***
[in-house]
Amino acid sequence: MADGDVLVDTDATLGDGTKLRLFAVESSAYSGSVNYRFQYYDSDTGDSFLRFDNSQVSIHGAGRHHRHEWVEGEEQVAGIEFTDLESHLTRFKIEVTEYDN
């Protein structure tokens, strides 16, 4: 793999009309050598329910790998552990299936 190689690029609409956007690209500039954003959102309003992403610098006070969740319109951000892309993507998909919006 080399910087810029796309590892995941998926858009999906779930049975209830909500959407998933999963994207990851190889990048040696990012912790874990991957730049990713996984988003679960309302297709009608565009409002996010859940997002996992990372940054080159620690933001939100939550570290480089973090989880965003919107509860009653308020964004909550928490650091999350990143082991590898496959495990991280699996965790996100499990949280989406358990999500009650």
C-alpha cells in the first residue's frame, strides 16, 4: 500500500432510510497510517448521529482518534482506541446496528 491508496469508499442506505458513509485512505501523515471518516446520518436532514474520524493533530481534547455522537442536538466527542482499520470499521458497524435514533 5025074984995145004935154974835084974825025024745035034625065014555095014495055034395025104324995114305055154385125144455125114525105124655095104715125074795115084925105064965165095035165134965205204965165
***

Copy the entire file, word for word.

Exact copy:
[in-house]
Amino acid sequence: MADGDVLVDTDATLGDGTKLRLFAVESSAYSGSVNYRFQYYDSDTGDSFLRFDNSQVSIHGAGRHHRHEWVEGEEQVAGIEFTDLESHLTRFKIEVTEYDN
């Protein structure tokens, strides 16, 4: 793999009309050598329910790998552990299936 190689690029609409956007690209500039954003959102309003992403610098006070969740319109951000892309993507998909919006 080399910087810029796309590892995941998926858009999906779930049975209830909500959407998933999963994207990851190889990048040696990012912790874990991957730049990713996984988003679960309302297709009608565009409002996010859940997002996992990372940054080159620690933001939100939550570290480089973090989880965003919107509860009653308020964004909550928490650091999350990143082991590898496959495990991280699996965790996100499990949280989406358990999500009650």
C-alpha cells in the first residue's frame, strides 16, 4: 500500500432510510497510517448521529482518534482506541446496528 491508496469508499442506505458513509485512505501523515471518516446520518436532514474520524493533530481534547455522537442536538466527542482499520470499521458497524435514533 5025074984995145004935154974835084974825025024745035034625065014555095014495055034395025104324995114305055154385125144455125114525105124655095104715125074795115084925105064965165095035165134965205204965165